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What is the Texas custody law for a newborn baby?

Beaumont, TX |

I live in Texas and my husband has thrown me (5 months pregnant) and our 20 month old adopted son out and filed for divorce. He is very arrogant due to being a federal law inforcement officer. He's always throwing around that the judge will side with him because of his career. It worries me terribly. We currently have a standard custody agreement in place for our son (1st, 3rd, 5th weekends). The divorce will not finalize until after the baby is born. What kind of custody agreement can I expect for a newborn. FYI- I do plan on breastfeeding. My husband has stated that he will get visitation alone with the newborn. I don't really know because he is always distorting the truth. I have asked my lawyer and they have been very vague in there answer and told me not to worry about it yet.

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Attorney answers 2


I'm so sorry you're having to deal with this right now--being pregnant can certainly be hard enough without adding something that stressful into the mix. Obviously, to some extent what you end up with on this will depend in the judge, but very definitely, Texas law tries to account for the fact that babies are just not the same as older kids, perhaps particularly where breastdeeding is concerned. The Family vide section involved doesn't explicitly state that (maybe so as not to seem "discriminatory"?), but that's a factor the judge will consider, and not to second-guess your attorneys, but it would have been very easy for them to just let you know that. Here's the statute:

(a) The court shall render an order appropriate under the circumstances for possession of a child less than three years of age.
(b) The court shall render a prospective order to take effect on the child's third birthday, which presumptively will be the standard possession order.

I've never handled such a case personally, but one way of handling the breastdeeding issue is to set things up so that while the child is still nursing, there might be something more along the lines of two or three short periods of possession by the father spread throughout the week instead of the usual every other weekend setup.

And as for the judge aiding with your husband because he's a federal law enforcement officer, well, he shouldn't be too sure of that. One, the divorce will be in a state court, not federal, and that makes it not too likely your judge will ever even have heard of him or much care who he is. Two, if his lawyer lets him open his mouth, te judge should be able to tell pretty quickly what a cocky...individual he is. Judges don't like that. Three, unless there's some pretty serious sin you've committed, how on earth is he planning on overcoming the whole, "Yeah, I kicked my pregnant wife and baby boy out of the house-what's your point?" issue. Judges are human, and while they certainly see and hear a lot of sad and sometimes even shocking things in a daily basis, there are some things that are just a little harder to get past than others. This might be one of them. I hope you get past this and find happiness sooner than you think--I know this is hard, but you will manage to get yourself and your kids through it in one piece. I wish you the best.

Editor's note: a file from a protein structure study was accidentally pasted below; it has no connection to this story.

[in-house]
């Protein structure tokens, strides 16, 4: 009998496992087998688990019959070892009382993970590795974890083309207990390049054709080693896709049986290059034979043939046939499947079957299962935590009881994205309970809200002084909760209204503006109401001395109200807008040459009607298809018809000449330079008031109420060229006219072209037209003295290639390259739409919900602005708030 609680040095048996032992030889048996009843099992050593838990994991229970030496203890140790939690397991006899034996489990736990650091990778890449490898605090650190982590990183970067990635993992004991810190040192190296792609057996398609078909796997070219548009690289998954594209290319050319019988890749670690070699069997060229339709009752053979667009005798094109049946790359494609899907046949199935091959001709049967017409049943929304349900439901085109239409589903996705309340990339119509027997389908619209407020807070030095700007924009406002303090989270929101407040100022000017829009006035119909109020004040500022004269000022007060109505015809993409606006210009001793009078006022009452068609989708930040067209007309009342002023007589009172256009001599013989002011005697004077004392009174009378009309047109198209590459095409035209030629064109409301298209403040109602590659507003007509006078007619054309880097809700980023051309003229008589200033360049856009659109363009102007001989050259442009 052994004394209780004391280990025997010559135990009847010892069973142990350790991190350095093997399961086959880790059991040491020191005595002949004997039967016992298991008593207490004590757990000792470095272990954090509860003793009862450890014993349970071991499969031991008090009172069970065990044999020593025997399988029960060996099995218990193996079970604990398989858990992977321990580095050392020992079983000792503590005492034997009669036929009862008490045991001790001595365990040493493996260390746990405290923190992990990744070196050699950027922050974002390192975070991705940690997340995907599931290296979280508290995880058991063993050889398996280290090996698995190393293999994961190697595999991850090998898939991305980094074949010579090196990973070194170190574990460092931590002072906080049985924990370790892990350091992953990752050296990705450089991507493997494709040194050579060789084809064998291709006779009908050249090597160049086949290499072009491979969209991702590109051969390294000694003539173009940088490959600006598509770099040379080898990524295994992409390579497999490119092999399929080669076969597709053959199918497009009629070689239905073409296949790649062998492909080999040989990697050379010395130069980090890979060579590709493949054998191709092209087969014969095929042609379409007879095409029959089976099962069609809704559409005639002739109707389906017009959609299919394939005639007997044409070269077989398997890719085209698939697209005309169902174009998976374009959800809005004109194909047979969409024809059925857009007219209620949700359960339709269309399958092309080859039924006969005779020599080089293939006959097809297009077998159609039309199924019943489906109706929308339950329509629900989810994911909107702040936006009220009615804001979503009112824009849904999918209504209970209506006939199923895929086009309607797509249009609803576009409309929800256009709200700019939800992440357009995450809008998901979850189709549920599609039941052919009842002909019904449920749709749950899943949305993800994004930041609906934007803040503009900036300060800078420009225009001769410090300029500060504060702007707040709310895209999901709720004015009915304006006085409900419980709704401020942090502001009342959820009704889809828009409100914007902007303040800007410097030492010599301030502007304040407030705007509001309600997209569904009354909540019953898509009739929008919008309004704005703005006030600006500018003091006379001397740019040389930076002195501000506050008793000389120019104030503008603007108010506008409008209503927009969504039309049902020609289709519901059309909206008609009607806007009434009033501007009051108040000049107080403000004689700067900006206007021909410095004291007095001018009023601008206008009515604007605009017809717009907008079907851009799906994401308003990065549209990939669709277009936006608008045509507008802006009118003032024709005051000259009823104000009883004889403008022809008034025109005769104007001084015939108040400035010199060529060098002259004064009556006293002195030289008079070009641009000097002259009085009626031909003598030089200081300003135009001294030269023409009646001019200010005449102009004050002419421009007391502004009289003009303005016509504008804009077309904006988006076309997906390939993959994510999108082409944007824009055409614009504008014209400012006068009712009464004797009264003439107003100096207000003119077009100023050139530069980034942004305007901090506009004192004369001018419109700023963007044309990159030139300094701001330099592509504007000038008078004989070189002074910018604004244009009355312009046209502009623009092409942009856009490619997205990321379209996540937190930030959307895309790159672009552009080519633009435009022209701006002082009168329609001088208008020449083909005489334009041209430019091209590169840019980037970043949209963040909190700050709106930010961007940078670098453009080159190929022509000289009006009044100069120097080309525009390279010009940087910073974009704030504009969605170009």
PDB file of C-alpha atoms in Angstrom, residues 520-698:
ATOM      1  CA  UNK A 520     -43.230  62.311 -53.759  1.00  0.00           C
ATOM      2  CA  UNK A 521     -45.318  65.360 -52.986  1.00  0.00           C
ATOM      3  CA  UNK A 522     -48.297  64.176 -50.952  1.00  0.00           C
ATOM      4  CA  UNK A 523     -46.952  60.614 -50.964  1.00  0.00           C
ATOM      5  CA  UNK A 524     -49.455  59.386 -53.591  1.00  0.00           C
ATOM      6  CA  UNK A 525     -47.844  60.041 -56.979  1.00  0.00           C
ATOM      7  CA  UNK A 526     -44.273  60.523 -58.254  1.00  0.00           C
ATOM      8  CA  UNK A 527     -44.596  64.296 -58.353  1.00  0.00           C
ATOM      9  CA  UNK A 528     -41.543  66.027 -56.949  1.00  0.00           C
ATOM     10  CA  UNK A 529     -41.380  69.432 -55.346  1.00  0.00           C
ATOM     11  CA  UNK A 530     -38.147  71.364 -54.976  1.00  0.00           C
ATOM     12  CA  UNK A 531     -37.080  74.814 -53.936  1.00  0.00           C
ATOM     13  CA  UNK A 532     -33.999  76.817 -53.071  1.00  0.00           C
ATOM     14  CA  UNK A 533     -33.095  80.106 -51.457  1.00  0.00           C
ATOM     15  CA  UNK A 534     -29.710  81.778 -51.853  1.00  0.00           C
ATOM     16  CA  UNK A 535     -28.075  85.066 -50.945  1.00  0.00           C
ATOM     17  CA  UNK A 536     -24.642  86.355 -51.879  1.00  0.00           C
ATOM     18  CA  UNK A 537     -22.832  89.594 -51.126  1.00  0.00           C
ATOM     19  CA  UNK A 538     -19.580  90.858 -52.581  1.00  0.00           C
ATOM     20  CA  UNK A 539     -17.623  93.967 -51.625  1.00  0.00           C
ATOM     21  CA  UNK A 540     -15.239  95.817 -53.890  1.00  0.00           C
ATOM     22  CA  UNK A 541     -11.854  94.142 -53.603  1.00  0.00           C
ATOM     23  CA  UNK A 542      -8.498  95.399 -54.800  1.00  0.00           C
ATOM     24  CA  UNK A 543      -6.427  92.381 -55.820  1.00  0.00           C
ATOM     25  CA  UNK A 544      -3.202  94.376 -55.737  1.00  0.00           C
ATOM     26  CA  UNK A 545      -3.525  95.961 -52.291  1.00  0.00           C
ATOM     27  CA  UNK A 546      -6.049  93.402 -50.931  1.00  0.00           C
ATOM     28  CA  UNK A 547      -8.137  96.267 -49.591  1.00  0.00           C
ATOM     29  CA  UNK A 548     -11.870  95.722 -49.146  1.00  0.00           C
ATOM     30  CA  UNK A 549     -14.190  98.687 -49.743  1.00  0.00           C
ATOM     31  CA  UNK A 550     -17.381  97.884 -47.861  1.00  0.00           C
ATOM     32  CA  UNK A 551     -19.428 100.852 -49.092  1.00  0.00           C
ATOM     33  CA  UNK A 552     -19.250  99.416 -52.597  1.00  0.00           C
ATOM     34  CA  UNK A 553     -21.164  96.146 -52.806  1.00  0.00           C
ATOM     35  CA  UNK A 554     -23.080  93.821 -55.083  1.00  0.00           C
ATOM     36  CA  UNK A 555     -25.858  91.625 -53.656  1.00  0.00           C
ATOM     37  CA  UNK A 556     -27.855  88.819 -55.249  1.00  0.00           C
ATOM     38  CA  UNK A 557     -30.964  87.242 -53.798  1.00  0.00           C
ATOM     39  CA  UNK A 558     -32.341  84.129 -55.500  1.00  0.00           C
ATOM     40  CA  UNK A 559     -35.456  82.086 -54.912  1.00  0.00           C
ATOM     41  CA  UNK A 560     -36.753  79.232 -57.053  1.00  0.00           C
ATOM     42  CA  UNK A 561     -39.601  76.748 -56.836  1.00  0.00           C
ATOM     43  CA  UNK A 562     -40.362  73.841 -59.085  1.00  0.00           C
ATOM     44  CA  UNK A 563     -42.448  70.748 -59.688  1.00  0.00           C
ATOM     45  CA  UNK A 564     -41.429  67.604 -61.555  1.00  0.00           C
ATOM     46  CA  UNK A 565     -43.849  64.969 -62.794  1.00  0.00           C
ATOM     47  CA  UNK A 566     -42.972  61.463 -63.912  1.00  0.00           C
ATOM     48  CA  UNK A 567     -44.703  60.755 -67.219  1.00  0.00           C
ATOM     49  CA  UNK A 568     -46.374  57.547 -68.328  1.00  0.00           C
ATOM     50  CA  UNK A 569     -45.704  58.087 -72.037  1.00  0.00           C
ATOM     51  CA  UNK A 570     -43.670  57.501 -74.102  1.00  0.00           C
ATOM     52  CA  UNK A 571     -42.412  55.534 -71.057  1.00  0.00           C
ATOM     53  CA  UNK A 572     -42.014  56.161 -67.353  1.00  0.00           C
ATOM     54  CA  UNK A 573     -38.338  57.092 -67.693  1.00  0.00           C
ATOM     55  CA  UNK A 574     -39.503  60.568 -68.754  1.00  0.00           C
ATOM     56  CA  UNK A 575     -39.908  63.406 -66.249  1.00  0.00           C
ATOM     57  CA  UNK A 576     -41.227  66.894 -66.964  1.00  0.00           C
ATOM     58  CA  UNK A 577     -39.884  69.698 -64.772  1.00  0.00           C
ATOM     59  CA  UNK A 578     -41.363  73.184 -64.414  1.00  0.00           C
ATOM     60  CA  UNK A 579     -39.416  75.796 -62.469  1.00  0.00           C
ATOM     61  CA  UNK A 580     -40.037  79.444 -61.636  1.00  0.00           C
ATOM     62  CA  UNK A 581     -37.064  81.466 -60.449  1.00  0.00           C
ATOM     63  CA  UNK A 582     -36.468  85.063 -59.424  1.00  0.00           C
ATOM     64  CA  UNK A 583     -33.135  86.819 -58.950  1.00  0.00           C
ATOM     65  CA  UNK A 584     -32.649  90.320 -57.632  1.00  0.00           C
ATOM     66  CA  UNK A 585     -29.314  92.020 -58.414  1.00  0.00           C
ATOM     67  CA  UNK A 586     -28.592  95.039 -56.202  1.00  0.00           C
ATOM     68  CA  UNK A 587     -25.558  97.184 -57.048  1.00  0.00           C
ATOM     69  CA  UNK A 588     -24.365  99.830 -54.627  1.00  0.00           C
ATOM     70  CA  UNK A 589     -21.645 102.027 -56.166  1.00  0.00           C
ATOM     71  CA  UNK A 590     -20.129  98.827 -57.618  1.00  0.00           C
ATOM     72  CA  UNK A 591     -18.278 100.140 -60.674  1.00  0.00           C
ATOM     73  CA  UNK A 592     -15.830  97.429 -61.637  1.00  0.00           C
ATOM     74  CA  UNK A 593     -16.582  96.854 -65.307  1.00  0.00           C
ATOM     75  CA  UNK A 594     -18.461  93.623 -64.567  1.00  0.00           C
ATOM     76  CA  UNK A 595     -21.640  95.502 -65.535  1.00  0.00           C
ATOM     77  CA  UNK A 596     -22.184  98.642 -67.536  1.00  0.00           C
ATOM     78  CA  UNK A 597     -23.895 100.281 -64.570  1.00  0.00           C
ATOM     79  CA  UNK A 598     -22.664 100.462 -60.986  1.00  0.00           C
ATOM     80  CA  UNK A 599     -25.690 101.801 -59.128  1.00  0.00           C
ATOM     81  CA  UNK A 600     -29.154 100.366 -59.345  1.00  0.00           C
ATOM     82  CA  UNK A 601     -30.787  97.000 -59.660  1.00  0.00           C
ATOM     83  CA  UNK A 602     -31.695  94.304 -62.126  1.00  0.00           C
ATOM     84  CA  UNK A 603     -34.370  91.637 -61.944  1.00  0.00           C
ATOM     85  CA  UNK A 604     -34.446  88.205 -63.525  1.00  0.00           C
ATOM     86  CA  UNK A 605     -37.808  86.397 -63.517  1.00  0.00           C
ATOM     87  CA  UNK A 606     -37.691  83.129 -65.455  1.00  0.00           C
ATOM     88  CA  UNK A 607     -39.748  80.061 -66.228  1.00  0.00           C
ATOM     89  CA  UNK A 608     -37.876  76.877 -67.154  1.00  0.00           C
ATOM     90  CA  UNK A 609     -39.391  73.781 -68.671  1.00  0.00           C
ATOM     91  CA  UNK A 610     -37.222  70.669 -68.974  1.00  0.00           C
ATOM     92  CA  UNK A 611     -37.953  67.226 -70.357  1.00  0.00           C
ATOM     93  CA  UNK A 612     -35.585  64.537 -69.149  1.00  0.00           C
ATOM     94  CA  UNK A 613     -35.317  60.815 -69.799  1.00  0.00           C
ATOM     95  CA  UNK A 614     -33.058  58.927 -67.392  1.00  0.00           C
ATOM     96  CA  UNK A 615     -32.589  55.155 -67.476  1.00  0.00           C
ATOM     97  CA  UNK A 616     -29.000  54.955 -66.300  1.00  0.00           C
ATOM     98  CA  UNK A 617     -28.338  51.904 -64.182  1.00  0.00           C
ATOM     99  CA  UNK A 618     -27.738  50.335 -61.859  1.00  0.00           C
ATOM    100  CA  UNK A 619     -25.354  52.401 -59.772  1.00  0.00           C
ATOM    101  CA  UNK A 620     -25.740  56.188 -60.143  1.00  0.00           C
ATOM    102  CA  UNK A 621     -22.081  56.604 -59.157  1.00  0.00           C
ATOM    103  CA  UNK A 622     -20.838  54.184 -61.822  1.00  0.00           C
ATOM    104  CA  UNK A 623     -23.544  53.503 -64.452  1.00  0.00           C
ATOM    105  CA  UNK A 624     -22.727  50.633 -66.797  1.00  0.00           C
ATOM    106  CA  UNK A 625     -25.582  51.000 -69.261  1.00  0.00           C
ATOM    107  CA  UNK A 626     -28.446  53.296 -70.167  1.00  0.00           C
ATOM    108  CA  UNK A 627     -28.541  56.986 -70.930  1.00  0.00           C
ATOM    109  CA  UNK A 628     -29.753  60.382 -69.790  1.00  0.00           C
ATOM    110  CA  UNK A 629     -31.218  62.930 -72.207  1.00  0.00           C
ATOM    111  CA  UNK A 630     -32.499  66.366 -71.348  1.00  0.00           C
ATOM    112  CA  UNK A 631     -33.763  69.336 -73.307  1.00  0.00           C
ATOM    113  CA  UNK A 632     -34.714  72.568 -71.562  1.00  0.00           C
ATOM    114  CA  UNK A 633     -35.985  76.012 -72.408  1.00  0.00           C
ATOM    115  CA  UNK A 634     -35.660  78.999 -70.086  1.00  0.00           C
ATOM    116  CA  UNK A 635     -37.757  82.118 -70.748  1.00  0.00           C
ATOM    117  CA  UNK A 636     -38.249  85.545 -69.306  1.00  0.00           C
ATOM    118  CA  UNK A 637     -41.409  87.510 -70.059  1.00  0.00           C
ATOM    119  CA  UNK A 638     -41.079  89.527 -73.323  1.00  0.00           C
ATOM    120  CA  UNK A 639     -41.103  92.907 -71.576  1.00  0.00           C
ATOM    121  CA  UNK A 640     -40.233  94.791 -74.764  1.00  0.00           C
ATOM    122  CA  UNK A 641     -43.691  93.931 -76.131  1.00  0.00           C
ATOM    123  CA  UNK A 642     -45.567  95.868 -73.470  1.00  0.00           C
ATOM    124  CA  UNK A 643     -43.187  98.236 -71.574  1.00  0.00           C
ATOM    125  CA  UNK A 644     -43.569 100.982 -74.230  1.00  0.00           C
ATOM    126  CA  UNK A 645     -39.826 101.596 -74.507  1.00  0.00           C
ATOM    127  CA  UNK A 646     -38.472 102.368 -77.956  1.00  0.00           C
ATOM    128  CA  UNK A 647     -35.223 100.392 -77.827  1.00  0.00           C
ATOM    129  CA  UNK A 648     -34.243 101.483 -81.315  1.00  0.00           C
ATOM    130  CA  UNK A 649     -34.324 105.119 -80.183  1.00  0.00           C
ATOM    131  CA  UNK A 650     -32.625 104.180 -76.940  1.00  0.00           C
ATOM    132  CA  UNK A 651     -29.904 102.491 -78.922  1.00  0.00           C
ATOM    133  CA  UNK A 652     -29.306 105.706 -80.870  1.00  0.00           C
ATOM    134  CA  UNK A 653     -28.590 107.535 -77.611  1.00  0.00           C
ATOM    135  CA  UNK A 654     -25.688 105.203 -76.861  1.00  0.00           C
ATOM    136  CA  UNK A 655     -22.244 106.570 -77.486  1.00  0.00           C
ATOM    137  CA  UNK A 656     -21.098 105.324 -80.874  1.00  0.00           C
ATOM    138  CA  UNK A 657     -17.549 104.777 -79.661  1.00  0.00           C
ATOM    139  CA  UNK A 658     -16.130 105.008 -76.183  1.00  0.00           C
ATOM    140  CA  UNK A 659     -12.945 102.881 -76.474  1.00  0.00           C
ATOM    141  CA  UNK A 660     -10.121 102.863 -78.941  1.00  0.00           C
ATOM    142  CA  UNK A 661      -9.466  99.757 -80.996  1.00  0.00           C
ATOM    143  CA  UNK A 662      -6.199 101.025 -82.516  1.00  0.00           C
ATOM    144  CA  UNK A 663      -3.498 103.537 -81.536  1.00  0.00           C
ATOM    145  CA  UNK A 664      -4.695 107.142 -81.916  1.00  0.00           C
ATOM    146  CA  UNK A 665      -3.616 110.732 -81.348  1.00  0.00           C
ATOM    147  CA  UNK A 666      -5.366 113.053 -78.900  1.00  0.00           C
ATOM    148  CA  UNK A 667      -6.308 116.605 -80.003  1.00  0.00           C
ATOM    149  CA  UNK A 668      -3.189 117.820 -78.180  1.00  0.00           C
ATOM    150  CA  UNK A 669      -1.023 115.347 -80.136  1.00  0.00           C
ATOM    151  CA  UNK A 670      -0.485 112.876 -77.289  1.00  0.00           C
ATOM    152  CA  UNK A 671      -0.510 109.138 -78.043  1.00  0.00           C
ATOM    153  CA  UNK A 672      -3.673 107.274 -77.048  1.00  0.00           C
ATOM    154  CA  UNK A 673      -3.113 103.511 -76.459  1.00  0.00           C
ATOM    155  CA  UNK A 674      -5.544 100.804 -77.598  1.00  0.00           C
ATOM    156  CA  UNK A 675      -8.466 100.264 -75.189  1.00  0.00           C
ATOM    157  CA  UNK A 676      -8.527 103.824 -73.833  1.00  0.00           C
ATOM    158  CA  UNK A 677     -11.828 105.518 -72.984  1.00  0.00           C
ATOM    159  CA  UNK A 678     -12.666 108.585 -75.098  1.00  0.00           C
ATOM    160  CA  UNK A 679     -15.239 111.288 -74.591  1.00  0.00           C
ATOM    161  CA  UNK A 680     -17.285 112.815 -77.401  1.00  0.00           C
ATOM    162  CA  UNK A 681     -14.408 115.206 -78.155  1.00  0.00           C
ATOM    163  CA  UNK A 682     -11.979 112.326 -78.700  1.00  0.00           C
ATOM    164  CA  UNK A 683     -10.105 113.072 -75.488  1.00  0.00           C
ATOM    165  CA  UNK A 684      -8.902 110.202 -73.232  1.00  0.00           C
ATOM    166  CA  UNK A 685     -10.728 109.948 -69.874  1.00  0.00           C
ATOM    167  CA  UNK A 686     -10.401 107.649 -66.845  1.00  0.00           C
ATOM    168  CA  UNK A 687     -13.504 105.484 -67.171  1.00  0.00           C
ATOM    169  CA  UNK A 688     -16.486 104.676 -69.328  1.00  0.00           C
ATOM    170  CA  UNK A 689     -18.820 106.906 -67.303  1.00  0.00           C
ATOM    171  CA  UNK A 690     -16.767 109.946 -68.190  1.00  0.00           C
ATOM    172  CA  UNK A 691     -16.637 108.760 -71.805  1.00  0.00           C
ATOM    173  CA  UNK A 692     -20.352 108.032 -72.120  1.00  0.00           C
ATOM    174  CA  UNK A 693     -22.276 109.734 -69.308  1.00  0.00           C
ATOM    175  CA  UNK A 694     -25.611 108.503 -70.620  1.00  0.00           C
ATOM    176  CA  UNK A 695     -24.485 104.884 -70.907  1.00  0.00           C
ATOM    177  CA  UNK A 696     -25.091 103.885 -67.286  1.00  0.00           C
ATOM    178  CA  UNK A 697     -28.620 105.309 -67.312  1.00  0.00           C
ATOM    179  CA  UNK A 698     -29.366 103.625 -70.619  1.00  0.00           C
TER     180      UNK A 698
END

This answer is intended only to give you general information on the subject you've asked about and does not constitute legal advice or establish an attorney-client relationship. If you feel you may need legal representation, please contact me by phone at (409) 750-0757, or by email at, and I'll be happy to provide you with a free consultation about your case (up to 30 minutes) and an explanation of my fee schedule, payment options, and the different levels of representation I offer to fit your specific legal needs and budget.


There is no standard possession order with children that young. It will depend on the circumstances of the case. I have seen custody orders where Dad gets regular 1/3/5 weekends all the way to only 2 hours at a time. If you have a lawyer, trust them. If you don't trust them, you need to hire someone new.

This answer is intended for informational and educational purposes only and should not be considered legal advice nor forming the attorney client relationship. This attorney is licensed in Texas.

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